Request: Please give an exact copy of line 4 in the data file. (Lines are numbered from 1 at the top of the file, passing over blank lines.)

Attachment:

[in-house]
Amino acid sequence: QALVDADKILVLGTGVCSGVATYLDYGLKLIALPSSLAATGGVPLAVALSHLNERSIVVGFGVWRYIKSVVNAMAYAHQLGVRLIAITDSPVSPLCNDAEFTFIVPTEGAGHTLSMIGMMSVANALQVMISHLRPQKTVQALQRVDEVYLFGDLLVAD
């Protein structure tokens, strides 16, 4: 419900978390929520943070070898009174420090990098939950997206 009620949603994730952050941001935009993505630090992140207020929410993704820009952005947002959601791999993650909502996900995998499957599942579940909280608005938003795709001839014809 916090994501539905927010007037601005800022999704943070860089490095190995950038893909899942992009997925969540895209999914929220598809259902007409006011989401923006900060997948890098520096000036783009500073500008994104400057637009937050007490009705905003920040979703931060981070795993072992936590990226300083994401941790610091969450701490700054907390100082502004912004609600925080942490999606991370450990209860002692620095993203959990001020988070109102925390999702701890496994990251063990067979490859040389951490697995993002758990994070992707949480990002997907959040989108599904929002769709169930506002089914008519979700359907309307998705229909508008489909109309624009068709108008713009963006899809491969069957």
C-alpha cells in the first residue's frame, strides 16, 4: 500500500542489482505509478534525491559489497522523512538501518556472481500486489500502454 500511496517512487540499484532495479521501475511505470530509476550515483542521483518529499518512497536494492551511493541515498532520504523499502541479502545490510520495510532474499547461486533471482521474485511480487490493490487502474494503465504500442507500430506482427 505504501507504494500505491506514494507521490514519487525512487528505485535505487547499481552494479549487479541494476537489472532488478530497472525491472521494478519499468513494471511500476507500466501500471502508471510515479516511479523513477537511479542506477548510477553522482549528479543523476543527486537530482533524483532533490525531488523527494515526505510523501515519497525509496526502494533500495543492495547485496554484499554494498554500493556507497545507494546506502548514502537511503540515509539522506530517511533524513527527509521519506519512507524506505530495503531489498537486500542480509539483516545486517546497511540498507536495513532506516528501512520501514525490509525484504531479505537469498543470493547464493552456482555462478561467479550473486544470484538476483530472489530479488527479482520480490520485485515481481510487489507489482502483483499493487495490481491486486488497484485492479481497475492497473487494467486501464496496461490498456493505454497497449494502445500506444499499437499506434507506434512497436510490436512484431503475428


C-alpha cells in the first residue's frame, strides 16, 4: 500500500542489482505509478534525491559489497522523512538501518556472481500486489500502454 500511496517512487540499484532495479521501475511505470530509476550515483542521483518529499518512497536494492551511493541515498532520504523499502541479502545490510520495510532474499547461486533471482521474485511480487490493490487502474494503465504500442507500430506482427 505504501507504494500505491506514494507521490514519487525512487528505485535505487547499481552494479549487479541494476537489472532488478530497472525491472521494478519499468513494471511500476507500466501500471502508471510515479516511479523513477537511479542506477548510477553522482549528479543523476543527486537530482533524483532533490525531488523527494515526505510523501515519497525509496526502494533500495543492495547485496554484499554494498554500493556507497545507494546506502548514502537511503540515509539522506530517511533524513527527509521519506519512507524506505530495503531489498537486500542480509539483516545486517546497511540498507536495513532506516528501512520501514525490509525484504531479505537469498543470493547464493552456482555462478561467479550473486544470484538476483530472489530479488527479482520480490520485485515481481510487489507489482502483483499493487495490481491486486488497484485492479481497475492497473487494467486501464496496461490498456493505454497497449494502445500506444499499437499506434507506434512497436510490436512484431503475428